Harmful Gender Norms Still Persist In Borno IDPs Despite Support Programme — Survey
The Siblings Support for Adolescents in Emergencies (SSAGE) programme was implemented by Mercy Corps Nigeria in Bulabulin and Bayan Kwatas, two communities that host IDPs in Maiduguri, Borno State, Northeast Nigeria.
Despite implementation of a whole-family support programme that seeks to change ideological constructs that enable violence against women and girls in humanitarian settings, caregivers still felt that girls’ adherence to gender and age norms kept them safer from gender-based violence (GBV).
The Siblings Support for Adolescents in Emergencies (SSAGE) programme implemented by Mercy Corps Nigeria from Sept. to Dec. 2020 in Bulabulin and Bayan Kwatas, two Internally Displaced Persons (IDPs) communities in Maiduguri, Borno State, Northeast Nigeria, was designed to challenge intergenerational cycles of violence against women and girls through a whole-family approach.
In a study published on Friday, May 13 by BioMed Central (BMC), a research journal, six in-depth interviews and six focus group discussions were carried out with adult caregivers, adolescent girls and boys. Interviewees reported greater understanding of gendered power dynamics and improved communication amongst family members.
Female caregivers in particular claimed that changes in their spouses’ communication style enabled a shift towards an even-handed relationship within the family.
“You see, before we didn’t sit together to make decisions but now we do. And he also seeks my advice too,” one of the participants said.
However, heightened protection of adolescent girls was seen as a necessity. Many caregivers, both men and women, framed GBV as a primarily female problem.
Although there was also a change in beliefs about girls’ rights and protection, participants felt that controlling their daughters’ behaviours, restricting their movements and sensitising them on the risk they might face was an appropriate preventive method.
Male caregivers expressed that “there are places a female should be and there are places she shouldn’t be because not every place is good for a woman to be.”
Female caregivers also stressed the importance of restricting their daughters’ movements, “… Once it’s 6 p.m., our girls do not go out.”
Others also claimed that girls’ defiance from norms related to their behaviour, dress, and speech was a driver of male violence against them, both at home and in the broader community.
Decreased perpetration of violence in the household
The study showed that participants reported a decrease in violence across household relationships following engagements with the SSAGE programme.
Majority of the participating adolescent boys recalled how they used negative power and violence to coerce their sisters into adhering to their requests. One of the participants recalled how he and his sister used to fight. “Because I used to make her do things for me at home, even though I can do things myself. I used to make her do it for me because I didn’t want to do hard work.”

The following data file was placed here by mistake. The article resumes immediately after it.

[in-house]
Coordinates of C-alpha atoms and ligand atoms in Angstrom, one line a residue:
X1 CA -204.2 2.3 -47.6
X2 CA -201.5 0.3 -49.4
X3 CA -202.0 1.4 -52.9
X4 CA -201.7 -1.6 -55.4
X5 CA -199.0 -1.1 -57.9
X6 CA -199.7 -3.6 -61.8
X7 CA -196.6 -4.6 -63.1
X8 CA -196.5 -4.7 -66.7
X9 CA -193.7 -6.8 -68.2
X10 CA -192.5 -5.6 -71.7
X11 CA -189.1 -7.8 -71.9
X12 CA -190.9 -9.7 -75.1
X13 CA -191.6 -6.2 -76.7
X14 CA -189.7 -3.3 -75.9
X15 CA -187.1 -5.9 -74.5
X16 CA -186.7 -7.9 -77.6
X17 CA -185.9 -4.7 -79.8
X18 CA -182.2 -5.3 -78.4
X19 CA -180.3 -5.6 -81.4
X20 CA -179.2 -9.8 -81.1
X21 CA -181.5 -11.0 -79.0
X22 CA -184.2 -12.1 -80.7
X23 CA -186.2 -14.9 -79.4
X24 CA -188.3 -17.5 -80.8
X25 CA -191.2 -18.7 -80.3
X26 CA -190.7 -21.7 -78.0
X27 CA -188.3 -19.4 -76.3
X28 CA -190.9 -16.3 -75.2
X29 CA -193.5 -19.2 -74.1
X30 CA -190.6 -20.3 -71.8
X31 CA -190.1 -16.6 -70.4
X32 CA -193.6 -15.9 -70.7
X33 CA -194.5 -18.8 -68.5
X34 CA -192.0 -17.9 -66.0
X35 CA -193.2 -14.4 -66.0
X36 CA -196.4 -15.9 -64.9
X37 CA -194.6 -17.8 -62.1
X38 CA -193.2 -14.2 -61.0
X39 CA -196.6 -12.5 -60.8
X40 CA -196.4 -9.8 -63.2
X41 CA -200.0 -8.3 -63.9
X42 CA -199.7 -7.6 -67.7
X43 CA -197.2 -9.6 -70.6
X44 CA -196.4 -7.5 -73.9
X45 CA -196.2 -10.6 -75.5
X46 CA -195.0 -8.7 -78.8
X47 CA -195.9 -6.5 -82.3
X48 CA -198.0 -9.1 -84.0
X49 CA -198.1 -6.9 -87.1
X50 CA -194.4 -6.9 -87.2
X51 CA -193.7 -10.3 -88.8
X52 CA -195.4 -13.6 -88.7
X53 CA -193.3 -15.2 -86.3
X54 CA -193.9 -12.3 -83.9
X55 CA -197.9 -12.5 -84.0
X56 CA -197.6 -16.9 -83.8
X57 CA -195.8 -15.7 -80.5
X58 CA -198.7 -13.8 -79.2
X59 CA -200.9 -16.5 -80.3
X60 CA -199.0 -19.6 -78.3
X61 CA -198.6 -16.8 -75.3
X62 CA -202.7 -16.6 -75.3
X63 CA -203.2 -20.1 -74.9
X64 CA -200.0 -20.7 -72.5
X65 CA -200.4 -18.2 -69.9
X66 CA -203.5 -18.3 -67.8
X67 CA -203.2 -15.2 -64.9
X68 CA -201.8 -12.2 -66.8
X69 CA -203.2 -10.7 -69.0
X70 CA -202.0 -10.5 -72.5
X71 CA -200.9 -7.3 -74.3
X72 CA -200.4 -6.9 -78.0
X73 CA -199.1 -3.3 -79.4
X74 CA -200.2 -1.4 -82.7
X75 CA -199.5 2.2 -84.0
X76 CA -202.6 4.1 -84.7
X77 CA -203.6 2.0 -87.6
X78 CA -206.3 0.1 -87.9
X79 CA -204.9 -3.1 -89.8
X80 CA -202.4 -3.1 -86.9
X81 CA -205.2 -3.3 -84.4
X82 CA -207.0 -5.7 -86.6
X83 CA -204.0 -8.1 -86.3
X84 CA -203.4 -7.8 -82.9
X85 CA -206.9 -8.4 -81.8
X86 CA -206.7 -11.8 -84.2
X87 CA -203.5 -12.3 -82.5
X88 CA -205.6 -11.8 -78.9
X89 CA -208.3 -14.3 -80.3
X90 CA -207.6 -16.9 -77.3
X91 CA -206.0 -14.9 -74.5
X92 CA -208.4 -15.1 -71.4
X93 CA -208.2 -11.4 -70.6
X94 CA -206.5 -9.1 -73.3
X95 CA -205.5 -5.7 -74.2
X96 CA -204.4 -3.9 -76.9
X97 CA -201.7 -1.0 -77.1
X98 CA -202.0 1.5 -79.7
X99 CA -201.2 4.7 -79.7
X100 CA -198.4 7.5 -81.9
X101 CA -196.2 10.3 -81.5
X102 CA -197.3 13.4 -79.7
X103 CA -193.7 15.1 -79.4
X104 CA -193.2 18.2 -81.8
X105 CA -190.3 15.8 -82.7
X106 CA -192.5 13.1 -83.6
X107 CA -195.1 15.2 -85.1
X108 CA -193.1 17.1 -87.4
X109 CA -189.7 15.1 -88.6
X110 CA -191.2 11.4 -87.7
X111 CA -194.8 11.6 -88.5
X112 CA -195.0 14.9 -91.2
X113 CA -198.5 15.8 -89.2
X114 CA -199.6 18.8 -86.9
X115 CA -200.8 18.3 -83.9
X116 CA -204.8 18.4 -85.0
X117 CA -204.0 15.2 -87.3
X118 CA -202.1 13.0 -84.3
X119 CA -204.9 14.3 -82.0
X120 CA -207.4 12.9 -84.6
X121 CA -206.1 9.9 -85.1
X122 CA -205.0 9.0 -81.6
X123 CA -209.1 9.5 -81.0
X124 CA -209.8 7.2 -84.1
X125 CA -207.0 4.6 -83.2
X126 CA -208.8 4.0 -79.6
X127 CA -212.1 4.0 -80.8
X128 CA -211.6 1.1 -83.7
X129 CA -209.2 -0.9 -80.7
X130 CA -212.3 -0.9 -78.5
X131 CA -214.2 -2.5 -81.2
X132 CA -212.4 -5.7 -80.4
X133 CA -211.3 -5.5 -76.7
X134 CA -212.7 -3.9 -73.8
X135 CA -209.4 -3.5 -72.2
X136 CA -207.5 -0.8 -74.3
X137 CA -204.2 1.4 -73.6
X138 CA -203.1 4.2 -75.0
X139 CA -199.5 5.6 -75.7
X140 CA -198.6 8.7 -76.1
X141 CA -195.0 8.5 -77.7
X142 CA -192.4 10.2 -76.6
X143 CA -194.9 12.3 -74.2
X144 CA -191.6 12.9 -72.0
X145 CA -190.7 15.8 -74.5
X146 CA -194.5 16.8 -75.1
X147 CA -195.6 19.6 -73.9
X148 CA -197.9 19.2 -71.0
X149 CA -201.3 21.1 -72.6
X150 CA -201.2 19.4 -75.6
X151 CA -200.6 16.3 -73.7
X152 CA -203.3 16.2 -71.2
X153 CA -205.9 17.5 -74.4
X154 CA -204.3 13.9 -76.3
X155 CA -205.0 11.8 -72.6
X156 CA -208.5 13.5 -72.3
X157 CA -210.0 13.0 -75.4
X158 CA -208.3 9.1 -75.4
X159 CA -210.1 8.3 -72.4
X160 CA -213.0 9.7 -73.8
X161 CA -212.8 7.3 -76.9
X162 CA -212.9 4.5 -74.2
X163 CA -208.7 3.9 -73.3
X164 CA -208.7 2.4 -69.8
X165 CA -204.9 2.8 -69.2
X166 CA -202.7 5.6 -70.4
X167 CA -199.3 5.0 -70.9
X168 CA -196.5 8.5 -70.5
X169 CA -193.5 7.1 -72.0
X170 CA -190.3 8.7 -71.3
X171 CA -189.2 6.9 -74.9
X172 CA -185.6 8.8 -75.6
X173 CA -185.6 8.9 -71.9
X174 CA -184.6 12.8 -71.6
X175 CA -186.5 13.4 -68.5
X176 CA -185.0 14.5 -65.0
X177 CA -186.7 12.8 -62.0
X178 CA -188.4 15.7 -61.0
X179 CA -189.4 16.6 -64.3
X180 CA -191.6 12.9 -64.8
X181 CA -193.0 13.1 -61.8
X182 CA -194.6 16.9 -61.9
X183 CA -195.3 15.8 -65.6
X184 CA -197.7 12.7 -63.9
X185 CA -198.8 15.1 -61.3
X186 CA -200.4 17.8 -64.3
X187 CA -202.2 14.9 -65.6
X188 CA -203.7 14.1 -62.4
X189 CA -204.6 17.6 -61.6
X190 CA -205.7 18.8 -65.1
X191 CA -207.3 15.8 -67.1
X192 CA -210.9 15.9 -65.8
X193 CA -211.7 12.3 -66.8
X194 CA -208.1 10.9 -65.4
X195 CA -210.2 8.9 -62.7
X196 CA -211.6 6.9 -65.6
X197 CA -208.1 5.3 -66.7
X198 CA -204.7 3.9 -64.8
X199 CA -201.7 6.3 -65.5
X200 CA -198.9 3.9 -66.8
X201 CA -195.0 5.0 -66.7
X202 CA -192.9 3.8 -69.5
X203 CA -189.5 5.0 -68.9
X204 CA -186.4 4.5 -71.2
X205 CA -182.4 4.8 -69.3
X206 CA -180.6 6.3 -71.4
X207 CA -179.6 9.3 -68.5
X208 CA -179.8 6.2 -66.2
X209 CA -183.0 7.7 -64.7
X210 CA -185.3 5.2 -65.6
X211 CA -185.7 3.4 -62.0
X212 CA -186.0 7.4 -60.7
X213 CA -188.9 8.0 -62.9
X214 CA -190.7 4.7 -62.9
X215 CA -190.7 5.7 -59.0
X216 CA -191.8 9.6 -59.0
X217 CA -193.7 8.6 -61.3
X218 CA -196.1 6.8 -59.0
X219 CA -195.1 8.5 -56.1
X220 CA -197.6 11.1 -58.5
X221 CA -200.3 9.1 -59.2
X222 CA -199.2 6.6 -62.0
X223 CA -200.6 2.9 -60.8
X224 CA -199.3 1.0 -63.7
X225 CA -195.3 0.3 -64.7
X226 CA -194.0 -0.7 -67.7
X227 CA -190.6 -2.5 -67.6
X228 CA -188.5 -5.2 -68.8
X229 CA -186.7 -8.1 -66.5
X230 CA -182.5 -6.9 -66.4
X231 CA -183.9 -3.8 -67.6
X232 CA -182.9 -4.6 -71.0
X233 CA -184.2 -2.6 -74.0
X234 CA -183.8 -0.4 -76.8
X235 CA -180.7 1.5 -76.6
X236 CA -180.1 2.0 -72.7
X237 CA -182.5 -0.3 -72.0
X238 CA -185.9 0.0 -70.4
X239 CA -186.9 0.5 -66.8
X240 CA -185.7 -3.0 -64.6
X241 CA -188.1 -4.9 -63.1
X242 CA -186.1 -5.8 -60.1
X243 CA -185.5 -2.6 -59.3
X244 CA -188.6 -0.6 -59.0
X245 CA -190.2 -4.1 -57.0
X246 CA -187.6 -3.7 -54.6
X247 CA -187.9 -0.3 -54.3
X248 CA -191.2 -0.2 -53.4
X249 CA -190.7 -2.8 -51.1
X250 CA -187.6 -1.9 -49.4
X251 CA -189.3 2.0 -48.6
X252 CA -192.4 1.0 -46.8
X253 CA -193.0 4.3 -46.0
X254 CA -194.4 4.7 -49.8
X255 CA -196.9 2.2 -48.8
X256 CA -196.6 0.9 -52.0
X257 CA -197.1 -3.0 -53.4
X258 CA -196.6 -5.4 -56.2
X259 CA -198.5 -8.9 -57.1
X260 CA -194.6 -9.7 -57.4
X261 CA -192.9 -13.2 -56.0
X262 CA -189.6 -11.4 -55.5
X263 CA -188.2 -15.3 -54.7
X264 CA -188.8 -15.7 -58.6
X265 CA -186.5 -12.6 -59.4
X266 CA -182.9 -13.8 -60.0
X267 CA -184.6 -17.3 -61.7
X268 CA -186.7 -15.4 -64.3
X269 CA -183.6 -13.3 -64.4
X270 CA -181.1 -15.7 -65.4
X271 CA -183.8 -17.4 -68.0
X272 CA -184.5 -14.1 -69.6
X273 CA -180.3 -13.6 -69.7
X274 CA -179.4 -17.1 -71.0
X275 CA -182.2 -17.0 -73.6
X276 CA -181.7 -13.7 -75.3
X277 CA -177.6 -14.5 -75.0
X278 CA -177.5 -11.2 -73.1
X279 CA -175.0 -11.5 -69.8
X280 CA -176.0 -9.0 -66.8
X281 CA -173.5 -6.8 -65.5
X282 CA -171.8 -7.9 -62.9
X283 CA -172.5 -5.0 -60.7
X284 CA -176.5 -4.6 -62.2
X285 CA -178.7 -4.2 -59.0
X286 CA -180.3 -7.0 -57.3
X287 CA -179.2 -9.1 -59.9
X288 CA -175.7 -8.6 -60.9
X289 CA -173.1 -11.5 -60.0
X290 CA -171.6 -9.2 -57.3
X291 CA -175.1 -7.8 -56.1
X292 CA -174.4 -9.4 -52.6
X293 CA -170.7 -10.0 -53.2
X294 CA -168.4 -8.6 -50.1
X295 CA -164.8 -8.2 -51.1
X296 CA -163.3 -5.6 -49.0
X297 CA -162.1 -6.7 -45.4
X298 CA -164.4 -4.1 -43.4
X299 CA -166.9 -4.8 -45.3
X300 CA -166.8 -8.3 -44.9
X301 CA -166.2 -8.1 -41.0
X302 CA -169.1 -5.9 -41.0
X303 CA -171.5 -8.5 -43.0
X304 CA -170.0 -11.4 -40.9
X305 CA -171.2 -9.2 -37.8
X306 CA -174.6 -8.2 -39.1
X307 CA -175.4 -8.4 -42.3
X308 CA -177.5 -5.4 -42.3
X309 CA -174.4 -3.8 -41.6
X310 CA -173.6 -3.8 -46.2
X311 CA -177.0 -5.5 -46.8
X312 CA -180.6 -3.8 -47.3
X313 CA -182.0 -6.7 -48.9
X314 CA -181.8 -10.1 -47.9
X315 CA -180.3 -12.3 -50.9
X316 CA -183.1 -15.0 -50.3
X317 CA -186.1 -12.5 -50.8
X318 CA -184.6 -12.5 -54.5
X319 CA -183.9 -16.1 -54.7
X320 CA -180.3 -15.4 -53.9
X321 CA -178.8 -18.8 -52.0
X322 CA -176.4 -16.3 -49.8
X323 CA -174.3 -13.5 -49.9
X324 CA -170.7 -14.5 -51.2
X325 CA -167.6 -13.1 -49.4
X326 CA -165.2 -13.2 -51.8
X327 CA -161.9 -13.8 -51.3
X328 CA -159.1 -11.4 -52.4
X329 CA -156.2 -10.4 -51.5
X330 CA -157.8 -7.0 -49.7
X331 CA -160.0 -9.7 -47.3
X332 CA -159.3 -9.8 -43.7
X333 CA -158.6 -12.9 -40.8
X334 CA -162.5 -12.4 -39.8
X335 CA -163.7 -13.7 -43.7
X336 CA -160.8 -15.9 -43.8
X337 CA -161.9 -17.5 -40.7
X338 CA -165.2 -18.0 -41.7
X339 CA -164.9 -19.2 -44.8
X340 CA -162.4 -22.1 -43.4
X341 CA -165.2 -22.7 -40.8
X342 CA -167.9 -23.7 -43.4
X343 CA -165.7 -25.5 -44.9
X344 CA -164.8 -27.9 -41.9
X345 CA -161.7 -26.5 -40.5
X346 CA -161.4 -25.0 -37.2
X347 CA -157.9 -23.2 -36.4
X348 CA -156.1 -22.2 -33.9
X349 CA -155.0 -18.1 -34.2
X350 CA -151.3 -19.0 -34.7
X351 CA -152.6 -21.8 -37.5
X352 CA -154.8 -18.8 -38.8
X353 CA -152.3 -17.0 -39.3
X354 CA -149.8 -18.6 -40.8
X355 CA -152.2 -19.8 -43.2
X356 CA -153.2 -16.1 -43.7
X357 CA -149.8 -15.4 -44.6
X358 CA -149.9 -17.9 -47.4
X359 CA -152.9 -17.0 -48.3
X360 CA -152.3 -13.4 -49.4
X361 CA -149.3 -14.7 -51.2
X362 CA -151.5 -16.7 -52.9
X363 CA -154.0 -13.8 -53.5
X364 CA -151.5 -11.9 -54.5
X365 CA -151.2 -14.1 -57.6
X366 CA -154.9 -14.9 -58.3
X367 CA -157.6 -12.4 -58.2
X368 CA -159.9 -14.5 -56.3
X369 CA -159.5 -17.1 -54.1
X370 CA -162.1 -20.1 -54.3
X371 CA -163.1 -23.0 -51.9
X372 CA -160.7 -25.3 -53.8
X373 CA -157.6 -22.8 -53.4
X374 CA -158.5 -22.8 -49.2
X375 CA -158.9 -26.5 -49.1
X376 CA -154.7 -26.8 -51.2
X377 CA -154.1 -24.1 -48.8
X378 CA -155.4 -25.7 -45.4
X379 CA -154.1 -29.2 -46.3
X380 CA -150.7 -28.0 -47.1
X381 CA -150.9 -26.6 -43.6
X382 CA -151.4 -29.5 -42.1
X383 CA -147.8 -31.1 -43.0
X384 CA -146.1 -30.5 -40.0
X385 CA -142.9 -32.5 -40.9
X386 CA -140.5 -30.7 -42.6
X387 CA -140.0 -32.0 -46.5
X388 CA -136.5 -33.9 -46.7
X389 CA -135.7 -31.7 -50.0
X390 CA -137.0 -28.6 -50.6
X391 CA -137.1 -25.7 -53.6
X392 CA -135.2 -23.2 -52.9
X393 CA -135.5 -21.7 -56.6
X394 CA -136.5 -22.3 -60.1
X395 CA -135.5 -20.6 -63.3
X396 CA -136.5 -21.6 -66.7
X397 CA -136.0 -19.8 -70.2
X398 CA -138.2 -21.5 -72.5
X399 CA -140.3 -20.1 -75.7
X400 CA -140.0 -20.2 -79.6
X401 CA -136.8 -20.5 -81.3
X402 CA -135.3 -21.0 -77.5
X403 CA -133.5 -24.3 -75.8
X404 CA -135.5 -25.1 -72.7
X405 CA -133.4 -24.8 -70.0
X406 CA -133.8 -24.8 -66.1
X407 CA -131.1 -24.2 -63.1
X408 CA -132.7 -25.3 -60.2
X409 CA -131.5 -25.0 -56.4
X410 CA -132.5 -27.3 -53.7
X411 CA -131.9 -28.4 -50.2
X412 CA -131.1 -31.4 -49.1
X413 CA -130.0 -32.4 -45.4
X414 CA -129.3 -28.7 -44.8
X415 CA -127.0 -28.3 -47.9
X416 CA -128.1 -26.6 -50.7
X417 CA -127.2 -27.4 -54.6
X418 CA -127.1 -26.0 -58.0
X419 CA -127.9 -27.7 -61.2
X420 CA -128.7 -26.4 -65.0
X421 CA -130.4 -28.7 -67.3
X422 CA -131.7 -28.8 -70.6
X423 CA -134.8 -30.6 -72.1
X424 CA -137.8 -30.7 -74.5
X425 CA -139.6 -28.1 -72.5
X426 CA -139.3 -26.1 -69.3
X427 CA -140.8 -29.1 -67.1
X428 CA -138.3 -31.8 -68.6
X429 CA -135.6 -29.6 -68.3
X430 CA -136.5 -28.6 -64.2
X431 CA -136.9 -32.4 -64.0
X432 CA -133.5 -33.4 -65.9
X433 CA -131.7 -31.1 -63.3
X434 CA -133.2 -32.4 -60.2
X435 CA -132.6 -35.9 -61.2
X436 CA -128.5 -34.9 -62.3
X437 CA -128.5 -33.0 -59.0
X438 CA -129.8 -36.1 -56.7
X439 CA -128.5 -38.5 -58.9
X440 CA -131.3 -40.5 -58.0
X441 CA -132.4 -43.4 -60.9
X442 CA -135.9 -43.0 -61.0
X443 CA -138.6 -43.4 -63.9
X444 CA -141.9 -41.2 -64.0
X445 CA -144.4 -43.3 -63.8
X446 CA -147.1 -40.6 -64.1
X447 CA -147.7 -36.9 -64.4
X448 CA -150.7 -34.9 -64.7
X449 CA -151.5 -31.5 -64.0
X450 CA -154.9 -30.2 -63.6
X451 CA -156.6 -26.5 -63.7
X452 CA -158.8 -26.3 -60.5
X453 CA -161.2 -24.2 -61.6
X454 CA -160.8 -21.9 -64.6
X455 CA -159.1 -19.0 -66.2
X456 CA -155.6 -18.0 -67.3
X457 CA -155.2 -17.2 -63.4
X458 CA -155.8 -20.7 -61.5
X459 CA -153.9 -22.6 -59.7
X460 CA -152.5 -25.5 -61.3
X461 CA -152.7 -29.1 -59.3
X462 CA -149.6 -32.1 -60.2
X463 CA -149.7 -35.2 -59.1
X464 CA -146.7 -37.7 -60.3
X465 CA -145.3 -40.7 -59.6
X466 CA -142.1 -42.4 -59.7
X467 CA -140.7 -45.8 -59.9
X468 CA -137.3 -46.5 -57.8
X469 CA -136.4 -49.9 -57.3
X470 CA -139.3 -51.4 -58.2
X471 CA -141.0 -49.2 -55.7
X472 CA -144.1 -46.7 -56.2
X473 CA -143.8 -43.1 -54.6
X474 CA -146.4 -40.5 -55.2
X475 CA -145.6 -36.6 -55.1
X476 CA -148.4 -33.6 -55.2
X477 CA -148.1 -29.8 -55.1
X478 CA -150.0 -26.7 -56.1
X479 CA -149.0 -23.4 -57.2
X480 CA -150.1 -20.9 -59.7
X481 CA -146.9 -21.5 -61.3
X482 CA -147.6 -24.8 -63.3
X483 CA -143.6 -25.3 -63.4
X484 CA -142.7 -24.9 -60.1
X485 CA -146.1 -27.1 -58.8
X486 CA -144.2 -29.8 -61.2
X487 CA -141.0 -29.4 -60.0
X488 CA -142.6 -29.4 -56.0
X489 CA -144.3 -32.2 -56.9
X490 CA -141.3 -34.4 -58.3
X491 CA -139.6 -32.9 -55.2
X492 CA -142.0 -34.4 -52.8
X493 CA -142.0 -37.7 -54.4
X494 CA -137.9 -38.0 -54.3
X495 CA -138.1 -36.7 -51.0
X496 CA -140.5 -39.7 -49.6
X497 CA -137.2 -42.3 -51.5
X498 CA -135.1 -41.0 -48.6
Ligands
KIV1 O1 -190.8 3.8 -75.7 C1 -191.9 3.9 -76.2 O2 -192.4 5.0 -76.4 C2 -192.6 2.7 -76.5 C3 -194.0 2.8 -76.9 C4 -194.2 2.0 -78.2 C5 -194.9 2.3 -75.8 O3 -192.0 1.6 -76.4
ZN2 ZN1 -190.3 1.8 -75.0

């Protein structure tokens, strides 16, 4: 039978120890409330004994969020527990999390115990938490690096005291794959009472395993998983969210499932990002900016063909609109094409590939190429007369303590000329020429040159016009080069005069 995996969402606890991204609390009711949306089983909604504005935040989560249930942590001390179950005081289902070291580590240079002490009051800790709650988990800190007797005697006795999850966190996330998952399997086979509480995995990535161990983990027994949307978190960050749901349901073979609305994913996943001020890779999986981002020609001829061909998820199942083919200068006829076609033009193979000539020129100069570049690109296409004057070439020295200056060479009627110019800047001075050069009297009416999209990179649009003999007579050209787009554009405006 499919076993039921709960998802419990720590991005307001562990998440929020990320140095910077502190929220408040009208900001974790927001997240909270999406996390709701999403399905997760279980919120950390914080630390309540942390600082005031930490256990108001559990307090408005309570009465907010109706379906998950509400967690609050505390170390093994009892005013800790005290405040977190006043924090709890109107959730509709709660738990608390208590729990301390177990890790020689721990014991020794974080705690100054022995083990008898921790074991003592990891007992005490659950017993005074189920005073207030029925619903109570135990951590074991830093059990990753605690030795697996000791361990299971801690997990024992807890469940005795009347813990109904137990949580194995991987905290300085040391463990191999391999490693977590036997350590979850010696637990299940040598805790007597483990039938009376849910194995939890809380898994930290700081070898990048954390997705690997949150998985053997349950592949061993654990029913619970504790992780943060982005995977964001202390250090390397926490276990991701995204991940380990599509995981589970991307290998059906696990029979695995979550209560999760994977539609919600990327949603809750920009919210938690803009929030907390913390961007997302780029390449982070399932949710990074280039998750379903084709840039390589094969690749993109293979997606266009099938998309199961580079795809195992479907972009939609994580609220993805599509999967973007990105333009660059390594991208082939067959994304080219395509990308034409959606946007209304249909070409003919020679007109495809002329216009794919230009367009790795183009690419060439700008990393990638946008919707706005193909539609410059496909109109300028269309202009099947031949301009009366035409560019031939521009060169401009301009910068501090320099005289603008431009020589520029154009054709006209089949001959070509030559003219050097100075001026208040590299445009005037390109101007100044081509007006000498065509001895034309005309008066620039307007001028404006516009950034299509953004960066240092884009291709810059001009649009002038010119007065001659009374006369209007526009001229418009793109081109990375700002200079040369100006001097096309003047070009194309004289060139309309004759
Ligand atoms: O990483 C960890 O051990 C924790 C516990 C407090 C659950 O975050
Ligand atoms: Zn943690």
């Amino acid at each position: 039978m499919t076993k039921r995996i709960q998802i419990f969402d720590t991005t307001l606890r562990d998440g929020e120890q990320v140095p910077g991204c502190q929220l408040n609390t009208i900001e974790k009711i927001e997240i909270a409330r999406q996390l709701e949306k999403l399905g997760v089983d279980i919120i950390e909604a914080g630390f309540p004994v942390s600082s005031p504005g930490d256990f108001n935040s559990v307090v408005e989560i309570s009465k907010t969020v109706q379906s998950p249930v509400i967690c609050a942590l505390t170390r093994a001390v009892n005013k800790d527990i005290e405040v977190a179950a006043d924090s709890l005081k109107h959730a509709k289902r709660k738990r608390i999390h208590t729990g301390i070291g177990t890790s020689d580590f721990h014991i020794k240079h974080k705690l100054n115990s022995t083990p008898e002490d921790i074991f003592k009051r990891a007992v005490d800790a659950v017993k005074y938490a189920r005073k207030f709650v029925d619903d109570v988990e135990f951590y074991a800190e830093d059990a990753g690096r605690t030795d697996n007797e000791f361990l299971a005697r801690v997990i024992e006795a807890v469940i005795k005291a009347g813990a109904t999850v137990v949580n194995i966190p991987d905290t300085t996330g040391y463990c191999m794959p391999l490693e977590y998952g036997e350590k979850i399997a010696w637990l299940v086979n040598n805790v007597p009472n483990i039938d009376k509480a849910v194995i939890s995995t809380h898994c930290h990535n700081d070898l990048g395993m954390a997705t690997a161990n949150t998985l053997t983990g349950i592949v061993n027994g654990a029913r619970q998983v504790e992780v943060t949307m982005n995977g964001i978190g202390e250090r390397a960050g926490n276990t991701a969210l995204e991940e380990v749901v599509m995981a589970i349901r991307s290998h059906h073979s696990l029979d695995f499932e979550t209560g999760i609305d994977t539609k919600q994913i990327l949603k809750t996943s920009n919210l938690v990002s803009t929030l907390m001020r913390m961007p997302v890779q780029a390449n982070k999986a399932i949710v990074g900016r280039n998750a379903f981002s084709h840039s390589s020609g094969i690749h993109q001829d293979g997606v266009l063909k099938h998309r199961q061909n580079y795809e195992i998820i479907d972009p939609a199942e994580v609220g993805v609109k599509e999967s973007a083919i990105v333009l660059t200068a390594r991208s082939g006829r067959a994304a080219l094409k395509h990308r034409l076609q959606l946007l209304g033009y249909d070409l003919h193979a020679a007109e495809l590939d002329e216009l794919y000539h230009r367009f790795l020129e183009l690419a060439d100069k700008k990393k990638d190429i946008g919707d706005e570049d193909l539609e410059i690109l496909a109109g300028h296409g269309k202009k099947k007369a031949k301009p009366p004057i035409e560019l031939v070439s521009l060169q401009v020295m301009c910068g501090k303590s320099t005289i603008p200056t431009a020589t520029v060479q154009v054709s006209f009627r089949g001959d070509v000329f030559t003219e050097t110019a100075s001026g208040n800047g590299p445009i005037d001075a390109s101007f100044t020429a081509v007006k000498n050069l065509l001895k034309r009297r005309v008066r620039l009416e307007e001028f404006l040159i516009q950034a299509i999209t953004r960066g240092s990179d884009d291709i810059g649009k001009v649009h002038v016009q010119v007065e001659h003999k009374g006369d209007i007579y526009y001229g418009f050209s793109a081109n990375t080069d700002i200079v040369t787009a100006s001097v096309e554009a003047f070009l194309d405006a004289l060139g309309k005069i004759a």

Furthermore, many female participants felt the SSAGE programme equipped them with knowledge to better understand risk patterns in their spouses’ behaviours. It also provided them with tools to mitigate conflict.
Male caregivers also reflected on how poverty, alcohol and drug use can act together with the power dynamics between them, their wives, and children to exacerbate violence in the family.
Some participants shared their realisation about the impact of their own drug use, which was often expressed as a coping mechanism. “Before, when I got upset, I would normally take drugs to cool myself, which made me misbehave and led me to do bad things…”
GBV in the humanitarian setting
Violence against women and children is significantly recognized as a humanitarian emergency.
HumAngle has repeatedly reported how female IDPs face physical and emotional violence mostly triggered by displacement.
According to the BMC study, such GBVs stem from the individual. Beliefs such as submissive femininity and dominant masculinity, coupled with reduced access to normal means of support through violence, can trigger GBV in a humanitarian setting. It also transcends to being relational whereby existing marital conflict can be worsened by losing a loved one in an ongoing conflict.
Although the SSAGE programme’s participants have endorsed household and community protective infrastructure for adolescent girls, many decried the lack of functional justice mechanisms at the community and state level.
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